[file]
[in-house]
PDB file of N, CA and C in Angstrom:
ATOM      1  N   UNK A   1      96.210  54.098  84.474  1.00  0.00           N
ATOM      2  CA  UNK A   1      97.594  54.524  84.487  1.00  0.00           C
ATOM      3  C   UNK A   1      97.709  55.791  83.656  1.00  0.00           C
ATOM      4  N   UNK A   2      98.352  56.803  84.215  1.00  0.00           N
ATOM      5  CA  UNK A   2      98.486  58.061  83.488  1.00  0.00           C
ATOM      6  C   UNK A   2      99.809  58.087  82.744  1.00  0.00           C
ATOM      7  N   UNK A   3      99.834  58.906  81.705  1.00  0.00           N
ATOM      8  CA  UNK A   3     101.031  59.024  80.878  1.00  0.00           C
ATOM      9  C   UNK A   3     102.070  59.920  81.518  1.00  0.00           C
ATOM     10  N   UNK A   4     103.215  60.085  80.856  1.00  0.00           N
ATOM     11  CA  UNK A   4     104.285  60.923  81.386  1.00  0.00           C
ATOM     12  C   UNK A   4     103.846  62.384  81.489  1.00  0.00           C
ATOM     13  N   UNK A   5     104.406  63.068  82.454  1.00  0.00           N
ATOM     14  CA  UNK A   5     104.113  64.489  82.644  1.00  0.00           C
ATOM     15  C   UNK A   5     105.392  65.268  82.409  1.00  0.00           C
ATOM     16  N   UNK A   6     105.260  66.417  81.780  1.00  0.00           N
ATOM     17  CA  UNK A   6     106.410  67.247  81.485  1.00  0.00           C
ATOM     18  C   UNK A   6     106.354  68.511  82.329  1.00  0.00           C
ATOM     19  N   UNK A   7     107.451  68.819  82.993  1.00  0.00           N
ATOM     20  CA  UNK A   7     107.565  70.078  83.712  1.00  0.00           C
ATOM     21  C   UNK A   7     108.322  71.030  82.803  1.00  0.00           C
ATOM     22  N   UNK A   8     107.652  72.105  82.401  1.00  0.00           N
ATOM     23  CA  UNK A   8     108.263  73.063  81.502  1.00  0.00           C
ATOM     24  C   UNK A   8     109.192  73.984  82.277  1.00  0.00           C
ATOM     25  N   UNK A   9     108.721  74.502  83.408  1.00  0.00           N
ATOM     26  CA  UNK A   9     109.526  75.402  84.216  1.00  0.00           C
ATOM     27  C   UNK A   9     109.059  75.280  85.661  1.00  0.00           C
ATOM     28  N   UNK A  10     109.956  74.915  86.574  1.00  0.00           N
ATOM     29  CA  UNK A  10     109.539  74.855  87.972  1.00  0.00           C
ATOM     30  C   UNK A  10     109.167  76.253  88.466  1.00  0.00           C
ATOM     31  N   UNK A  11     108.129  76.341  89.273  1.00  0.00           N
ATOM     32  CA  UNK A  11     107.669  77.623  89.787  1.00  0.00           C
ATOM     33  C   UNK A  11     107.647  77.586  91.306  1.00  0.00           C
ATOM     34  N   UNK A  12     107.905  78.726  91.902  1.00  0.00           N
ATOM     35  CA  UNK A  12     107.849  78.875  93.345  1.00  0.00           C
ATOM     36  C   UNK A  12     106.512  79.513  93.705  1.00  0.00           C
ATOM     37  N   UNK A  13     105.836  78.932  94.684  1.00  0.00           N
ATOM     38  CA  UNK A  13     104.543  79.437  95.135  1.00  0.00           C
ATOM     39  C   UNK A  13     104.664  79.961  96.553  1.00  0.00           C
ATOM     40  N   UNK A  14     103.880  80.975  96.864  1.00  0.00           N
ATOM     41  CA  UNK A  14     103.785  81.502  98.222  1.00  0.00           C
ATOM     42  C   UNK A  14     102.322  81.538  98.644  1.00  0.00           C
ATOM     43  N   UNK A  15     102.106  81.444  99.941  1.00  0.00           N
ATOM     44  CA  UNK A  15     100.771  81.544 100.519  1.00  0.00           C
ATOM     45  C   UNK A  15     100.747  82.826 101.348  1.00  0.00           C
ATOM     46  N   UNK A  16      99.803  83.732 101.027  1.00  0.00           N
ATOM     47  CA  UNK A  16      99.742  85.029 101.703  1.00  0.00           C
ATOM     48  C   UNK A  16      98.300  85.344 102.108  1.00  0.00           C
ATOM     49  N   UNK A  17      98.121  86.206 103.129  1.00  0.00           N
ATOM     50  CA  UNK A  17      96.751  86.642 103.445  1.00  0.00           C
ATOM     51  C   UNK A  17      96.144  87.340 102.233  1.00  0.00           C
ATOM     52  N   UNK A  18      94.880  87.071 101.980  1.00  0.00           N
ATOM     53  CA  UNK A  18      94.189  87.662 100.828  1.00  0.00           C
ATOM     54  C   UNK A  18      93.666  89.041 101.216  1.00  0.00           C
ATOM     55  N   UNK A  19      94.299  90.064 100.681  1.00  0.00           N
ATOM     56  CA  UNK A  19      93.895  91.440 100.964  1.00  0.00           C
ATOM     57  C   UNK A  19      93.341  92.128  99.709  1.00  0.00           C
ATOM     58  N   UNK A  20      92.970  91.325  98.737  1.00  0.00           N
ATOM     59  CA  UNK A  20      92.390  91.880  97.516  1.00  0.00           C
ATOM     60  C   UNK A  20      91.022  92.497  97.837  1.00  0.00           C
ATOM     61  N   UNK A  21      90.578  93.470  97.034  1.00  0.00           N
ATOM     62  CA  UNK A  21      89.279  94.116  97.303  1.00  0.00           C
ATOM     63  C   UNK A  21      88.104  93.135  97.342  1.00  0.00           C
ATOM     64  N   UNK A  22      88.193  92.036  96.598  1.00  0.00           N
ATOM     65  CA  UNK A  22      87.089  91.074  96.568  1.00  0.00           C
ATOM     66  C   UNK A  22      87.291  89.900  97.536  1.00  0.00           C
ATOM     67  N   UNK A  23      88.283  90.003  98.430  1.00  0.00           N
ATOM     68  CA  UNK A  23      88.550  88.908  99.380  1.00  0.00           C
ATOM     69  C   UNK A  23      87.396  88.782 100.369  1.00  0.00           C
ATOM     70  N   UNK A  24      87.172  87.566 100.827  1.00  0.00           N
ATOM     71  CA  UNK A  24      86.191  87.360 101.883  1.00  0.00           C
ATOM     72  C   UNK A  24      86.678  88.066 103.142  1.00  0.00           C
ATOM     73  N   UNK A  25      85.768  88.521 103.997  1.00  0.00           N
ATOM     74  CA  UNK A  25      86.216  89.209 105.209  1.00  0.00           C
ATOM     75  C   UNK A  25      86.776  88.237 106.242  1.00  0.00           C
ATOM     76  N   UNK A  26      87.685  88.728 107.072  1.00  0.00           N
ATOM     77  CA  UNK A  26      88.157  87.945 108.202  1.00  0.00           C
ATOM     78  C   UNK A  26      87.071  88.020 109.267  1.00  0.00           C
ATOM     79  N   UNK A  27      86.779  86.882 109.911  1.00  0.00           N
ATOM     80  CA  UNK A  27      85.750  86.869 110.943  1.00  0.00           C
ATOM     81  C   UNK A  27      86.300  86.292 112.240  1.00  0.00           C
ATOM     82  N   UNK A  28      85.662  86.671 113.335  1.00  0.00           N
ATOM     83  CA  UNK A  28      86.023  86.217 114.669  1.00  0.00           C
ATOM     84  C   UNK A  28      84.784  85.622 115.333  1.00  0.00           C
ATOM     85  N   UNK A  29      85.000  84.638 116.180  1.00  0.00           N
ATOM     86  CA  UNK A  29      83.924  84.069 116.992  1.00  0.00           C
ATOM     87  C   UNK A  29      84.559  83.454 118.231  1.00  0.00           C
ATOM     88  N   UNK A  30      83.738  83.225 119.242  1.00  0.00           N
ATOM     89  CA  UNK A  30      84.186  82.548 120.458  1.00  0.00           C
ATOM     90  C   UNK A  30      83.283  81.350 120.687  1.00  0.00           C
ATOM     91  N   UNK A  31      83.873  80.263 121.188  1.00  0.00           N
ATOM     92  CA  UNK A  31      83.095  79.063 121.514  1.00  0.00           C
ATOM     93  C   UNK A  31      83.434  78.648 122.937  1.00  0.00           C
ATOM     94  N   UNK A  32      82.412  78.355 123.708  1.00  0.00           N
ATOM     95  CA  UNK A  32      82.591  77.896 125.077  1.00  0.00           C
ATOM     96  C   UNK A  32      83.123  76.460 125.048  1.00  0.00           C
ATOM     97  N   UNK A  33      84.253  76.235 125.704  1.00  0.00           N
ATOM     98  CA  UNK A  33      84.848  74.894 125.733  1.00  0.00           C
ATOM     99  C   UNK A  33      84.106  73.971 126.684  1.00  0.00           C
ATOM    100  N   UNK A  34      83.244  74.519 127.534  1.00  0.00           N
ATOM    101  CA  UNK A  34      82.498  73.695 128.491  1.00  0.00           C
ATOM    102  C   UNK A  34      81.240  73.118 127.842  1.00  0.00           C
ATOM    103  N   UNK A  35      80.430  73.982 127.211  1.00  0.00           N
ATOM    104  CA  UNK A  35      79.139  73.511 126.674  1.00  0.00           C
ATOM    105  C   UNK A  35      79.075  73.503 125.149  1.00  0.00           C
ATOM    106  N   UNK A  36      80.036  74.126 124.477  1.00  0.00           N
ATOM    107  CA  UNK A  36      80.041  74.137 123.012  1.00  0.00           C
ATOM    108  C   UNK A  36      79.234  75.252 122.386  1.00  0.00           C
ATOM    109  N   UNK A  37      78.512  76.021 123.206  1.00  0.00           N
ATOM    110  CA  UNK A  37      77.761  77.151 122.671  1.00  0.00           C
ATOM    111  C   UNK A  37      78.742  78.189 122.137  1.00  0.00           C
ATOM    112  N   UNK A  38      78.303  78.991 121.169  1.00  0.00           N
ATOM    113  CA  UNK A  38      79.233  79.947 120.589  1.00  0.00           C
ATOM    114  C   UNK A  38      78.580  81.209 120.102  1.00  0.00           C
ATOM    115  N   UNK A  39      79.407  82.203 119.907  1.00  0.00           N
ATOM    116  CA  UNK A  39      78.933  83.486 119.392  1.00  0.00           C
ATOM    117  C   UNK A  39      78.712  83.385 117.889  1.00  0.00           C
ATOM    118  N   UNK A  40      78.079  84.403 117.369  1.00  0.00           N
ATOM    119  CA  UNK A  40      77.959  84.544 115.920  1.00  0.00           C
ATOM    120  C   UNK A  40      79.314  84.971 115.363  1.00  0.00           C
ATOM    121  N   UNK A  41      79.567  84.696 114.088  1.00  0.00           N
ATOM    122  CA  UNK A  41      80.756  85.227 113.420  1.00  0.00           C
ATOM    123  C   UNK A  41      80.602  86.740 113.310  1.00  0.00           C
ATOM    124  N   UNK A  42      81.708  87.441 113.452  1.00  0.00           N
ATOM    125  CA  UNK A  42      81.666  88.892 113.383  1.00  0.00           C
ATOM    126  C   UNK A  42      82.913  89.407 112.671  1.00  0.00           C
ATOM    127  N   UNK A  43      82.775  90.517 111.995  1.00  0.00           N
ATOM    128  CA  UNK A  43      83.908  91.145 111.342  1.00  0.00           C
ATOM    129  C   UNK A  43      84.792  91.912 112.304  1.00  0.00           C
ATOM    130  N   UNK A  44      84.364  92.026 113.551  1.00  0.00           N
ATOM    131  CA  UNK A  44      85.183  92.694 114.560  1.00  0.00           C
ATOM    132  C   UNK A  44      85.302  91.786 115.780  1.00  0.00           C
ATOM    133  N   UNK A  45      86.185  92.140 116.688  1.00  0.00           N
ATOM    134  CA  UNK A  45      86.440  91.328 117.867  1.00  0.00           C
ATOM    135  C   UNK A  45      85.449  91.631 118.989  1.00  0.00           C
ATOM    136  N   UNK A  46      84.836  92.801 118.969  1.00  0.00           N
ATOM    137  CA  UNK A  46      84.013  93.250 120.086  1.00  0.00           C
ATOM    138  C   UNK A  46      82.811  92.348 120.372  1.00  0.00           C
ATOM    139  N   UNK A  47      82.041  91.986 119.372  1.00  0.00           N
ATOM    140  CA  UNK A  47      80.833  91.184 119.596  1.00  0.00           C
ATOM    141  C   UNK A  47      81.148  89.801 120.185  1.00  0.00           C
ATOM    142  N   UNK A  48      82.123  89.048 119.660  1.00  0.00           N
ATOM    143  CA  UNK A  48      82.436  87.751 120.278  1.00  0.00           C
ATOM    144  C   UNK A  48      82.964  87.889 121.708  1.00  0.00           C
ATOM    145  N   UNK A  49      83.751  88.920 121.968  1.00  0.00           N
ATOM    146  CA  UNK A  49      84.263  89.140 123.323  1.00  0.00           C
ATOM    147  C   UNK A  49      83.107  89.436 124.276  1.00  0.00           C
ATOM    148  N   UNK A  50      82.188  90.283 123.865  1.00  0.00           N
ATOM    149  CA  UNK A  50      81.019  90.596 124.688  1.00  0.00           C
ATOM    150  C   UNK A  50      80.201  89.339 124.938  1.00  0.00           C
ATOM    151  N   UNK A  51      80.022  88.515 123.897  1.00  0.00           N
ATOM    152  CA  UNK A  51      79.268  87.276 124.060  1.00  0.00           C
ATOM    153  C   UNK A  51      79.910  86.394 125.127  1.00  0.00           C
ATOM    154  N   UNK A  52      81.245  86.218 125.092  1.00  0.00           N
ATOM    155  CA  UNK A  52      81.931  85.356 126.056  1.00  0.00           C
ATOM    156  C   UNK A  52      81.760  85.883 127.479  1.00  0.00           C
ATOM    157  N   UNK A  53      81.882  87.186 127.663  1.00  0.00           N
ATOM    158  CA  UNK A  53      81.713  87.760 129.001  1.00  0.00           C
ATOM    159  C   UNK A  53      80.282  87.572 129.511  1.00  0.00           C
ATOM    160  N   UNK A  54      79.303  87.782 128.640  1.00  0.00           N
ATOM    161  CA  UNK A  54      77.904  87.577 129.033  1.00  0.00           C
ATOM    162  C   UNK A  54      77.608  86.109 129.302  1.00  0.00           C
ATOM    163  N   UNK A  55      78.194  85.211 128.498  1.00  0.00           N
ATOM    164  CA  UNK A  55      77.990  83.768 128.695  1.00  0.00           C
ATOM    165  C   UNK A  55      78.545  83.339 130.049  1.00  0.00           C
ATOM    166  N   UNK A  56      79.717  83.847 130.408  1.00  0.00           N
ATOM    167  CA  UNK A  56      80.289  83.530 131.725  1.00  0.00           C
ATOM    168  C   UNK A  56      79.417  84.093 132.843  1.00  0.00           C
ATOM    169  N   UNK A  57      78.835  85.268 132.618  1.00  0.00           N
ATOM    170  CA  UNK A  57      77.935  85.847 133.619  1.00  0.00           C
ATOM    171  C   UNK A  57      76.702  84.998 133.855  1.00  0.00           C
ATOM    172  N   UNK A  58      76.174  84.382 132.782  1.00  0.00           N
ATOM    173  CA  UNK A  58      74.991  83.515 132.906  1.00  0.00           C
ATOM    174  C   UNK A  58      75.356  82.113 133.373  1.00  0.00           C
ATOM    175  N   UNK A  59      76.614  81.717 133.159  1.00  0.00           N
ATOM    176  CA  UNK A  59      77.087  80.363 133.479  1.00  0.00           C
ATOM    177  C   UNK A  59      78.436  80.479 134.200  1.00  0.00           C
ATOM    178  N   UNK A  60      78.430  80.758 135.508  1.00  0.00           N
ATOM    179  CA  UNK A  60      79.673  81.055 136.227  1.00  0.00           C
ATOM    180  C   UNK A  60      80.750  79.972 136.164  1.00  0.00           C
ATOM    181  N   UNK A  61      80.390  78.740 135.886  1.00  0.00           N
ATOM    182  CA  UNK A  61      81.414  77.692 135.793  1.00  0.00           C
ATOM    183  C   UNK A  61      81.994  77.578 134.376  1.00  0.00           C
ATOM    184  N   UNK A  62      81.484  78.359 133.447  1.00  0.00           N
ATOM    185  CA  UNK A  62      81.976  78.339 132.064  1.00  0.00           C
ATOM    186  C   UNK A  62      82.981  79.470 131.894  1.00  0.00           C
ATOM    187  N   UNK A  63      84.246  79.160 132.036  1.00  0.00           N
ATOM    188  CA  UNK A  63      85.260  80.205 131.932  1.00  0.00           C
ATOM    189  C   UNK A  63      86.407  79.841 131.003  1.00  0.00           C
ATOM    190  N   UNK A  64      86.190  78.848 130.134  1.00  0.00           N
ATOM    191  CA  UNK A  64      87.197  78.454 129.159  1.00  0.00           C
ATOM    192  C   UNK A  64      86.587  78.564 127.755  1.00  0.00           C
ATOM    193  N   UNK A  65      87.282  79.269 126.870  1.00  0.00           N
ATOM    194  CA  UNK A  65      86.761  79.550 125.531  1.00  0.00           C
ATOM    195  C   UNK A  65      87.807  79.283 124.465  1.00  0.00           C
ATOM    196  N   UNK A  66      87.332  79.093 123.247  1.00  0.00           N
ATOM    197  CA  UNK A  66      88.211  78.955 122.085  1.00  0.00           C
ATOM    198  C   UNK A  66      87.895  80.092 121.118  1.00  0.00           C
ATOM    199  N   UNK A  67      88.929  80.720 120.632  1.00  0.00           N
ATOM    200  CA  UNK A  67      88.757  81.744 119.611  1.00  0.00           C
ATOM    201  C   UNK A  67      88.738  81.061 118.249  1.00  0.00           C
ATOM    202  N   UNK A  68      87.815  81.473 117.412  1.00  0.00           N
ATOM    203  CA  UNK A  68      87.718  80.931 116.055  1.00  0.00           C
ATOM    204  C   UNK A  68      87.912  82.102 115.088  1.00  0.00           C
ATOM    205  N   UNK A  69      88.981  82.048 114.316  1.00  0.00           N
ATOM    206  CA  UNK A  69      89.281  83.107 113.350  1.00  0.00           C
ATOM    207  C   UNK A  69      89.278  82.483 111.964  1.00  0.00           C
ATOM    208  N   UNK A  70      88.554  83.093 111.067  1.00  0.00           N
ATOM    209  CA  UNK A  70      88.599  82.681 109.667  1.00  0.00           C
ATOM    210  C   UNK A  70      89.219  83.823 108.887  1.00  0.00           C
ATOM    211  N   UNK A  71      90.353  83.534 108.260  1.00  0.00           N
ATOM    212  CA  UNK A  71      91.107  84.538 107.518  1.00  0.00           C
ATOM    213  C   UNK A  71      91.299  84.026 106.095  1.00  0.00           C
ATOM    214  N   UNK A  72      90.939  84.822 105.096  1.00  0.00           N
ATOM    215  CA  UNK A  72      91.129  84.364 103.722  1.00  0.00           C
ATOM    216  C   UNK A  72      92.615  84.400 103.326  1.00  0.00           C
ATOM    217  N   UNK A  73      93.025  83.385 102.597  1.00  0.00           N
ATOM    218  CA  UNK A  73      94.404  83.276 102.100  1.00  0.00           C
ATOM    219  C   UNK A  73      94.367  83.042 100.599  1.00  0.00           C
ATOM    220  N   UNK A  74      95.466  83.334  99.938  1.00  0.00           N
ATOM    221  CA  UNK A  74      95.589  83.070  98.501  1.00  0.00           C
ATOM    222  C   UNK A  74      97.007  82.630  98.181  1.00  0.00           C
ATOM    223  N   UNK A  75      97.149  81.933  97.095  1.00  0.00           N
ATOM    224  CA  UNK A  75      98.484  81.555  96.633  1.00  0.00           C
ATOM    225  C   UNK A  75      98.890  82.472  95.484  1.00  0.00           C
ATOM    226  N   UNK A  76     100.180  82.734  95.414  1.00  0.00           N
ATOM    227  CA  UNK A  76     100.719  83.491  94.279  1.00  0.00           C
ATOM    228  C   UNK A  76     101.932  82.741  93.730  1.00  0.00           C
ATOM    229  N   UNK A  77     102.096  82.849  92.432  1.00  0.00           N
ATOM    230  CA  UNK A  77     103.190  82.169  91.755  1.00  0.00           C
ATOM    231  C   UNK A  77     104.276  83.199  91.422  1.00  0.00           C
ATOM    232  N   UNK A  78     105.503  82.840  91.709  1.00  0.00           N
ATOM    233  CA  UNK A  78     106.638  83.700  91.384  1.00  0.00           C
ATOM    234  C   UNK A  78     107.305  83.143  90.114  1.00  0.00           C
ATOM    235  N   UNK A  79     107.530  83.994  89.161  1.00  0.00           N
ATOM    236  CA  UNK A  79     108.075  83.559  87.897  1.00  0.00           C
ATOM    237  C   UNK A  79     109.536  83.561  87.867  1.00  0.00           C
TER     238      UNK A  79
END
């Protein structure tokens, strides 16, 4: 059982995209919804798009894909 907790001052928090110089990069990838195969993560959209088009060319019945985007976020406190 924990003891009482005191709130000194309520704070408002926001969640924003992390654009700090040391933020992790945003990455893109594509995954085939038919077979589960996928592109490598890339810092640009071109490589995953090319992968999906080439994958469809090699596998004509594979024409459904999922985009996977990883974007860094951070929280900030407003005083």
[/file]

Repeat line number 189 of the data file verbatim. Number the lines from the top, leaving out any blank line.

ATOM    187  N   UNK A  63      84.246  79.160 132.036  1.00  0.00           N